Moreover, this participant explains that providing Medication Assisted Treatment (MAT) requires an interdisciplinary team effort, but currently is disjointed because “ED doctors’ structure of work is in shifts. They go away!” ED physicians and ED practitioners understand there is a real opioid abuse problem; however, they do not have the time, energy, or even the incentive to treat ED patients from start to end. Creating dialog with ED providers seems to be key to educating them and changing their opioid diagnostics and prescribing behavior. Moreover, ED providers need to be engaged carefully otherwise “they get really defensive and it’s not a very productive conversation.” The consensus among participants was that by creating dialog between ED practitioners and interdisciplinary experts on opioid addictions and treatment, ED prescribers can move away from refilling prescriptions to focusing on treating and resolving some of the underlying issues of substance abuse.

Participants described several ways in which interdisciplinary collaborations can help ED practitioners improve their opioid prescriptions. One expert physician noted that one traditional approach is to become familiar with the state of the science regarding opioid addiction and treatment, coaching prescribers and telling positive stories. By understanding current methods of opioid addiction treatment, ED prescribers will gain confidence in their ability to properly treat opioid addiction, rather than continue to refill opioid prescriptions. One participant explained “coach[ing]” a senior ED attending physician through the decision process when a patient presented to the ED with opioid withdrawal symptoms. “Telling positive stories” of how ED practitioners saved their patients’ lives by providing the opioid treatment they needed. This participant explained that “[ED practitioners] come on board once they see that it works or when they are shown evidence or support. Then it makes them a little more open.” Participants suggested disseminating these types of success stories visually, perhaps through documentaries that retell the struggles and success of opioid addiction.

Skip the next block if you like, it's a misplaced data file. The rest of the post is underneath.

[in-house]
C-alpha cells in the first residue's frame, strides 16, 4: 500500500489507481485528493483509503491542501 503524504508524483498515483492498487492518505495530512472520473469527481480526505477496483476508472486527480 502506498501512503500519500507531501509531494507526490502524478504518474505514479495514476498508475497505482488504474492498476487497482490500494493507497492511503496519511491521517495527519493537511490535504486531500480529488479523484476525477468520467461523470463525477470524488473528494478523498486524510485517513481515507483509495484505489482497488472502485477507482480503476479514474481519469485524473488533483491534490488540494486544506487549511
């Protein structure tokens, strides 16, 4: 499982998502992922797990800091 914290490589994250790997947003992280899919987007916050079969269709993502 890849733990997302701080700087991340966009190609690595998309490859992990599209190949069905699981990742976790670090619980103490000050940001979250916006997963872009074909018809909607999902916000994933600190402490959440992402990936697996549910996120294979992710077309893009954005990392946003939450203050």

However, some participants noted that there is pushback against having ED practitioners initiate individuals with chronic opioid abuse on MAT. When they discussed poignant findings from an exploratory survey in the ED, “33% strongly agreed or agreed while the rest were uncertain to initiate MAT for OUD.” In some instances, the hesitation to start MAT is based on not knowing if the patient will “follow up with treatment” or the provider being uncertain if treatment “will cause harm.” But, as one participant stated, “if [they] read the papers and the science behind it, the ED doctors should all be like of course we’re going to do this life saving treatment [initiate MAT in the ED].”

The lead presenter in the health systems science meeting explained that organizations can respond to change. They “can be proactive in basically having the systems in place to respond to that change in terms of leadership, management practices, [and] structures.” The presenters further explain that:

Based on the systems approach, organizations are made up of the sub-systems and it is important that we engage these different sub-systems, so in the case of hospitals, of course, management vs. clinical, a lot of the cultural competency work started more on the clinical side and often times, the management was not engaged. It is important to have those two components together.

Overall, behavioral change among ED practitioners will take much effort, including changing the institutional culture to be less siloed and more based on collaboration, supported by dissemination of information on evidence-based treatment practices. At the institutional level, changing the ED prescriber’s behavior may happen through the collaboration among professionals to adopt frameworks of change, such as the “Causal Model of Organizational Performance and Change.” Although the focus has been on the behavior of the ED prescriber, the overall responsibility of fostering change should also be at the institutional level.

5.2 Team composition and effectiveness in the ED